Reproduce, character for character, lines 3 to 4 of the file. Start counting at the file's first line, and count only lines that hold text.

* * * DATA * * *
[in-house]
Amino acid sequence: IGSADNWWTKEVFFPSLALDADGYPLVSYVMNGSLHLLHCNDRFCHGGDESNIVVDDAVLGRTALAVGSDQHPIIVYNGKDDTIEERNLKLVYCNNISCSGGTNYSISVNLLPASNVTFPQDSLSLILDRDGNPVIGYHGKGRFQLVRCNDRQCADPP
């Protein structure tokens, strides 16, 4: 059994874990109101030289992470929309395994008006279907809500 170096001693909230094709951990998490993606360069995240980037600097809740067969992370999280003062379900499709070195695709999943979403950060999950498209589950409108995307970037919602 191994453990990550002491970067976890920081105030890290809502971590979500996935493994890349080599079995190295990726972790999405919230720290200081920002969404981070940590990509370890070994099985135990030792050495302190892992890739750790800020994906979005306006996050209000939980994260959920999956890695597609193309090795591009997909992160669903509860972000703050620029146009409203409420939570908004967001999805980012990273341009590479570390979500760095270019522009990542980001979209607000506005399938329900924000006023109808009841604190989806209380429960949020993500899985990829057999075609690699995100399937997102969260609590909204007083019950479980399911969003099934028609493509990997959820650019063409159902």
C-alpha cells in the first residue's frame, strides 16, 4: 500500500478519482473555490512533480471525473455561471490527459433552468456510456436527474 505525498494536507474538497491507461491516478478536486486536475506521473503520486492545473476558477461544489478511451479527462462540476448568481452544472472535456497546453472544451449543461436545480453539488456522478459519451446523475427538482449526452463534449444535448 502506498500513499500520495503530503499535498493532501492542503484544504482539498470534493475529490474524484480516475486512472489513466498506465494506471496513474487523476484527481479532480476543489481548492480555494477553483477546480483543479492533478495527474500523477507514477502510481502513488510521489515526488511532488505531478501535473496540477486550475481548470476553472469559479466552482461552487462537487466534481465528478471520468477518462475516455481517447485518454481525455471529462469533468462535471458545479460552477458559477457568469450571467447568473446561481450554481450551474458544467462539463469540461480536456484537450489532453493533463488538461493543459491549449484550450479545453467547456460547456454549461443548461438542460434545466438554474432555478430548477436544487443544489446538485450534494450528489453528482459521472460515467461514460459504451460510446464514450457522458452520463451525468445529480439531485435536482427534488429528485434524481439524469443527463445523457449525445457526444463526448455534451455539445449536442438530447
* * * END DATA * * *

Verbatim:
């Protein structure tokens, strides 16, 4: 059994874990109101030289992470929309395994008006279907809500 170096001693909230094709951990998490993606360069995240980037600097809740067969992370999280003062379900499709070195695709999943979403950060999950498209589950409108995307970037919602 191994453990990550002491970067976890920081105030890290809502971590979500996935493994890349080599079995190295990726972790999405919230720290200081920002969404981070940590990509370890070994099985135990030792050495302190892992890739750790800020994906979005306006996050209000939980994260959920999956890695597609193309090795591009997909992160669903509860972000703050620029146009409203409420939570908004967001999805980012990273341009590479570390979500760095270019522009990542980001979209607000506005399938329900924000006023109808009841604190989806209380429960949020993500899985990829057999075609690699995100399937997102969260609590909204007083019950479980399911969003099934028609493509990997959820650019063409159902």
C-alpha cells in the first residue's frame, strides 16, 4: 500500500478519482473555490512533480471525473455561471490527459433552468456510456436527474 505525498494536507474538497491507461491516478478536486486536475506521473503520486492545473476558477461544489478511451479527462462540476448568481452544472472535456497546453472544451449543461436545480453539488456522478459519451446523475427538482449526452463534449444535448 502506498500513499500520495503530503499535498493532501492542503484544504482539498470534493475529490474524484480516475486512472489513466498506465494506471496513474487523476484527481479532480476543489481548492480555494477553483477546480483543479492533478495527474500523477507514477502510481502513488510521489515526488511532488505531478501535473496540477486550475481548470476553472469559479466552482461552487462537487466534481465528478471520468477518462475516455481517447485518454481525455471529462469533468462535471458545479460552477458559477457568469450571467447568473446561481450554481450551474458544467462539463469540461480536456484537450489532453493533463488538461493543459491549449484550450479545453467547456460547456454549461443548461438542460434545466438554474432555478430548477436544487443544489446538485450534494450528489453528482459521472460515467461514460459504451460510446464514450457522458452520463451525468445529480439531485435536482427534488429528485434524481439524469443527463445523457449525445457526444463526448455534451455539445449536442438530447